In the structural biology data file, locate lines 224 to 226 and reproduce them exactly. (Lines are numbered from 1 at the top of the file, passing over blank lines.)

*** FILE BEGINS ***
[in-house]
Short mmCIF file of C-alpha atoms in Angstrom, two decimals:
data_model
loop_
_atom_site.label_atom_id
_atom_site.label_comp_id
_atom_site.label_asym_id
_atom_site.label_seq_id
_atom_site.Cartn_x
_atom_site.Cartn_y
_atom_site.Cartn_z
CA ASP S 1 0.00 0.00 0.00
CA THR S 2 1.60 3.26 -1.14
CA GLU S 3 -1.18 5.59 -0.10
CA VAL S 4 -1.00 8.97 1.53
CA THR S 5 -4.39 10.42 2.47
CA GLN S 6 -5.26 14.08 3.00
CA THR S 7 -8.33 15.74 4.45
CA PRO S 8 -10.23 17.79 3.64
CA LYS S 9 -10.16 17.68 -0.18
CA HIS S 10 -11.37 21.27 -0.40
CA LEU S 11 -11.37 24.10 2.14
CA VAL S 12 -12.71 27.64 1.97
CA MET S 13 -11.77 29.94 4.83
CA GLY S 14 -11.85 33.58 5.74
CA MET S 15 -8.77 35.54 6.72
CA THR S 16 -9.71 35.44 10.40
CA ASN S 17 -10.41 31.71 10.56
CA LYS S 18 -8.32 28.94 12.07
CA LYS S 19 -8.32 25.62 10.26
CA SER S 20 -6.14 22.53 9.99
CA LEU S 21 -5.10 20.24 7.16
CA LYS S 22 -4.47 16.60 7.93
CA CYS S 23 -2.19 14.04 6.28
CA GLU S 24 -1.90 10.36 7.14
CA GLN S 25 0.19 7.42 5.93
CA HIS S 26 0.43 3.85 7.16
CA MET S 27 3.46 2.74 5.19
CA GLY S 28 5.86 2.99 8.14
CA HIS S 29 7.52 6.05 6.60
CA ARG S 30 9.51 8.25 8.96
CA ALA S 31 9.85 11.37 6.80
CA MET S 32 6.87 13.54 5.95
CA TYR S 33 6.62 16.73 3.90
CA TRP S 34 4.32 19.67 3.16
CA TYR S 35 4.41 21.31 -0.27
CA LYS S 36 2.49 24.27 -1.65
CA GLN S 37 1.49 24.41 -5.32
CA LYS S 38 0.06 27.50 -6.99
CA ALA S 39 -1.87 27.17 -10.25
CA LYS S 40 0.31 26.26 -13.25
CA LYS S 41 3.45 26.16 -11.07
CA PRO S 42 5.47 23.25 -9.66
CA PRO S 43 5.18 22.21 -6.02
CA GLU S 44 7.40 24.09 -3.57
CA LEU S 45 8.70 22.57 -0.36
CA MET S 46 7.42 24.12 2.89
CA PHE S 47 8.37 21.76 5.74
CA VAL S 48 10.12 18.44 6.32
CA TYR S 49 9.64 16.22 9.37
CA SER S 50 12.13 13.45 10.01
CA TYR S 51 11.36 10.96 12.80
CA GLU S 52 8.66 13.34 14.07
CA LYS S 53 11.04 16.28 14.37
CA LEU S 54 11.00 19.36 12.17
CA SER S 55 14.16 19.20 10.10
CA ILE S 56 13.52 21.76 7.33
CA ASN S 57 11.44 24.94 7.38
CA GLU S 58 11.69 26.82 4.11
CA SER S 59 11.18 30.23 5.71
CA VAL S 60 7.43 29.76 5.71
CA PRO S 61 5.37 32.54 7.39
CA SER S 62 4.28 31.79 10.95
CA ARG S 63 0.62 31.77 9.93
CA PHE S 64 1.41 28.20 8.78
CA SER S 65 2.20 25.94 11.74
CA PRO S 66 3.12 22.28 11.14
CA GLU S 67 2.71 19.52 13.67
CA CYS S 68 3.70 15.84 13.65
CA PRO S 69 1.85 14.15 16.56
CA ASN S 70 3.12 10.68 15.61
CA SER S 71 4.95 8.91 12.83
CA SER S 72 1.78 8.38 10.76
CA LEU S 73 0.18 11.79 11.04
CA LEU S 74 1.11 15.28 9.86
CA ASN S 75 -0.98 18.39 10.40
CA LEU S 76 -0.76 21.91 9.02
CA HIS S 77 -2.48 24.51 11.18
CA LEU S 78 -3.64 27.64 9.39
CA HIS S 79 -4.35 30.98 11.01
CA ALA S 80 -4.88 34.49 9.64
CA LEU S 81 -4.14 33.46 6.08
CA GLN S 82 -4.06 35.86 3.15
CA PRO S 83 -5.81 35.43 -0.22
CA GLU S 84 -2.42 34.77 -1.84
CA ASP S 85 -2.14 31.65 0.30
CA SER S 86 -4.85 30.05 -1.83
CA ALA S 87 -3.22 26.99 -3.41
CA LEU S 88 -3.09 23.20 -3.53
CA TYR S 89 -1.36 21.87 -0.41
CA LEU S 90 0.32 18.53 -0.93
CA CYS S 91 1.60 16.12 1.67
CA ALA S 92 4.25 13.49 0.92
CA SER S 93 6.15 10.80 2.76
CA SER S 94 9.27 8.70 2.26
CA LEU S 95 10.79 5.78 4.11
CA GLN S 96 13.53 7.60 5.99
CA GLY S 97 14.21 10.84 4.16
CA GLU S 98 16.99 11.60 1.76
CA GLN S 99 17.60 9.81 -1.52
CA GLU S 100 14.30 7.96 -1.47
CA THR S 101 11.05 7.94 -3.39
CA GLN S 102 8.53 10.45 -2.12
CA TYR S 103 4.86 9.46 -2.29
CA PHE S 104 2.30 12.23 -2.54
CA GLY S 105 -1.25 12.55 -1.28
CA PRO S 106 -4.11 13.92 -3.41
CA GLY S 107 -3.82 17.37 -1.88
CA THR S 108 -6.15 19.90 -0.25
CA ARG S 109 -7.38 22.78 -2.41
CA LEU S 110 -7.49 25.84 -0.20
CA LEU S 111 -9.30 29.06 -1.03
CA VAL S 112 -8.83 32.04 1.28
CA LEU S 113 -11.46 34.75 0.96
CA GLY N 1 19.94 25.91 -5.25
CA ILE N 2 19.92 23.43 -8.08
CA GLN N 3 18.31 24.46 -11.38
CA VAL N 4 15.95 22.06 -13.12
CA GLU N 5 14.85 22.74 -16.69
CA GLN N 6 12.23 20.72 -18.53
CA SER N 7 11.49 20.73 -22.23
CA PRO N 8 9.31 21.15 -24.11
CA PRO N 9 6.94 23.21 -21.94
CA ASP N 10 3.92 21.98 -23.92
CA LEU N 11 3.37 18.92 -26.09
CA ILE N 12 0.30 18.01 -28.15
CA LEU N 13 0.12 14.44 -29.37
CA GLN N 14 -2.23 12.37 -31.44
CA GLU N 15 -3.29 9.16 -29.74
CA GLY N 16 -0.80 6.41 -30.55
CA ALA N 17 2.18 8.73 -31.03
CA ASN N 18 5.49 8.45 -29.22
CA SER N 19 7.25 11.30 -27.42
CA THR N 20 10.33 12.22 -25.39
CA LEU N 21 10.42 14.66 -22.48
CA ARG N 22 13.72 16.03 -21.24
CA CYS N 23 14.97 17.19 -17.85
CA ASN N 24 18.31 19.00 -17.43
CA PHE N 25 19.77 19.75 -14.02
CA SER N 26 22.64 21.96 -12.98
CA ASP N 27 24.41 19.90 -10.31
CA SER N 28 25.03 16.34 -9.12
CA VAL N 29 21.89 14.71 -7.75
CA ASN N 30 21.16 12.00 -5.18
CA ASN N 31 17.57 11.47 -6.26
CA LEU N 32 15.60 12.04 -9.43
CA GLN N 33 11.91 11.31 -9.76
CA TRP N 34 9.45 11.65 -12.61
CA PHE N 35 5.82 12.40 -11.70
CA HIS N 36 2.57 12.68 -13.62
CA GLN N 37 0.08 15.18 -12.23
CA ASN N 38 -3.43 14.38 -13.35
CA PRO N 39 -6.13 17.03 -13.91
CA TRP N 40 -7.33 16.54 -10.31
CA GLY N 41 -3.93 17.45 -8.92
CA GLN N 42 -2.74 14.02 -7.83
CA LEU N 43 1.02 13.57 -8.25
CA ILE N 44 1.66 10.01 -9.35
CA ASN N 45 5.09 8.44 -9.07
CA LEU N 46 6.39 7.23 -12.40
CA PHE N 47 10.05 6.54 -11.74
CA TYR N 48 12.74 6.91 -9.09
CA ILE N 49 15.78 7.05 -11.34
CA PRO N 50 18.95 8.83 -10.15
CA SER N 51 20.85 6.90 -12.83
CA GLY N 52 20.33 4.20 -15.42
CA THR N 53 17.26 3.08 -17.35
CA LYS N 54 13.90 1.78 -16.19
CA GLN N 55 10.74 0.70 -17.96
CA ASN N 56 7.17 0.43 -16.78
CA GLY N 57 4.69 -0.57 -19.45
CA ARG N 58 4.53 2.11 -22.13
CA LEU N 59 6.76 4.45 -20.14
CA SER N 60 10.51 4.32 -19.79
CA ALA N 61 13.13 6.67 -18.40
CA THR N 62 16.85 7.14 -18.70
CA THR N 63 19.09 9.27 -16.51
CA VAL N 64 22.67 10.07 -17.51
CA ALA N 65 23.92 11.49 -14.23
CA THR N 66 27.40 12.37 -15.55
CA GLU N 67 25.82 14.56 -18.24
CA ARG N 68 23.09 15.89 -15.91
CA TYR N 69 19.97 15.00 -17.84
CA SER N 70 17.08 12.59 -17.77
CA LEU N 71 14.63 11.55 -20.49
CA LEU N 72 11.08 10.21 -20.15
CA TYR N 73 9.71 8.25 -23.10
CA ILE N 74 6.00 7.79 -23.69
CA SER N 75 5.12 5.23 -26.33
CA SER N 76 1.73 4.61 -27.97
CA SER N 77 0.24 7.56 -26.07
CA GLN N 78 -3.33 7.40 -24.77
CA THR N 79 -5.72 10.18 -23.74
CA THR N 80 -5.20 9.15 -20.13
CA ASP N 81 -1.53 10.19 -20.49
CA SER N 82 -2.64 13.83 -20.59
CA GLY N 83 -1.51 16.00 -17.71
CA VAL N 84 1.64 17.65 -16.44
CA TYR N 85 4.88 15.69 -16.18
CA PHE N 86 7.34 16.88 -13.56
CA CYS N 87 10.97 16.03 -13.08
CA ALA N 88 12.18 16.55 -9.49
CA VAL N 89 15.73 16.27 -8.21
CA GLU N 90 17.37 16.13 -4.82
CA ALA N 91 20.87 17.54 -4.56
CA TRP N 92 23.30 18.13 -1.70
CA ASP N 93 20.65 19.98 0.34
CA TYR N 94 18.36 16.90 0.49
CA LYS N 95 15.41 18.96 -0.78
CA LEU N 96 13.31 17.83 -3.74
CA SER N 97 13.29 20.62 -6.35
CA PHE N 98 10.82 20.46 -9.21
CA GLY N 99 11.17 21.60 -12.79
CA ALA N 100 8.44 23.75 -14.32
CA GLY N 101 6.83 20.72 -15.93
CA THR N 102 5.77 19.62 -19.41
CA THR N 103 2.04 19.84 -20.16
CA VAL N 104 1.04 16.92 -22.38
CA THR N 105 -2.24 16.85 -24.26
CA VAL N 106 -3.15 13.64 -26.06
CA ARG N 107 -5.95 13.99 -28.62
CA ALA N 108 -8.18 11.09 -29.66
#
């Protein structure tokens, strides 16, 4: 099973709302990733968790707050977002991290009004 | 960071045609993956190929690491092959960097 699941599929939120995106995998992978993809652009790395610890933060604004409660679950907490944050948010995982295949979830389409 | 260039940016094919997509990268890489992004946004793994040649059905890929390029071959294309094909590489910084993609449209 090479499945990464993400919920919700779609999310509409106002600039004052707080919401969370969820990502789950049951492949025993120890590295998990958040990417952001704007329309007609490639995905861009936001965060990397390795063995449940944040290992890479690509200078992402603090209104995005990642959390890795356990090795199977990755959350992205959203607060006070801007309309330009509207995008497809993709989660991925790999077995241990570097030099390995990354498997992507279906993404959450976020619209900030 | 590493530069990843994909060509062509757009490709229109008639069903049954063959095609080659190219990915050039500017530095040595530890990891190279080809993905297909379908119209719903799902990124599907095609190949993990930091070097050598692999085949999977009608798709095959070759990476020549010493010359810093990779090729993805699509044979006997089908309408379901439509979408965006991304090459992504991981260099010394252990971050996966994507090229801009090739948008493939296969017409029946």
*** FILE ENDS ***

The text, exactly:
CA ALA N 100 8.44 23.75 -14.32
CA GLY N 101 6.83 20.72 -15.93
CA THR N 102 5.77 19.62 -19.41